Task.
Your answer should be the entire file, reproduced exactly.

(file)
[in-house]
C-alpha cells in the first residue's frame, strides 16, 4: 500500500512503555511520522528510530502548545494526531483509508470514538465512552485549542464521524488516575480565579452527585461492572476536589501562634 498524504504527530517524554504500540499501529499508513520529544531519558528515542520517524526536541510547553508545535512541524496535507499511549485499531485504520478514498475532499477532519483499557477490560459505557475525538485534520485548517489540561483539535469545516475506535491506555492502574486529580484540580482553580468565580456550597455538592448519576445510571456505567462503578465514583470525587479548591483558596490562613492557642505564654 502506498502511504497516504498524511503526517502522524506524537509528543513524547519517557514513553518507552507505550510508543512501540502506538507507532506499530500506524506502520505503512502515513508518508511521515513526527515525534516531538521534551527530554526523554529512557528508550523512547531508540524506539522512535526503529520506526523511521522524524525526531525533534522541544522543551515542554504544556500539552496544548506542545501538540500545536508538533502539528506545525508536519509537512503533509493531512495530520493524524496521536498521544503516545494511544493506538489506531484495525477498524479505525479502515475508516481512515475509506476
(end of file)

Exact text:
[in-house]
C-alpha cells in the first residue's frame, strides 16, 4: 500500500512503555511520522528510530502548545494526531483509508470514538465512552485549542464521524488516575480565579452527585461492572476536589501562634 498524504504527530517524554504500540499501529499508513520529544531519558528515542520517524526536541510547553508545535512541524496535507499511549485499531485504520478514498475532499477532519483499557477490560459505557475525538485534520485548517489540561483539535469545516475506535491506555492502574486529580484540580482553580468565580456550597455538592448519576445510571456505567462503578465514583470525587479548591483558596490562613492557642505564654 502506498502511504497516504498524511503526517502522524506524537509528543513524547519517557514513553518507552507505550510508543512501540502506538507507532506499530500506524506502520505503512502515513508518508511521515513526527515525534516531538521534551527530554526523554529512557528508550523512547531508540524506539522512535526503529520506526523511521522524524525526531525533534522541544522543551515542554504544556500539552496544548506542545501538540500545536508538533502539528506545525508536519509537512503533509493531512495530520493524524496521536498521544503516545494511544493506538489506531484495525477498524479505525479502515475508516481512515475509506476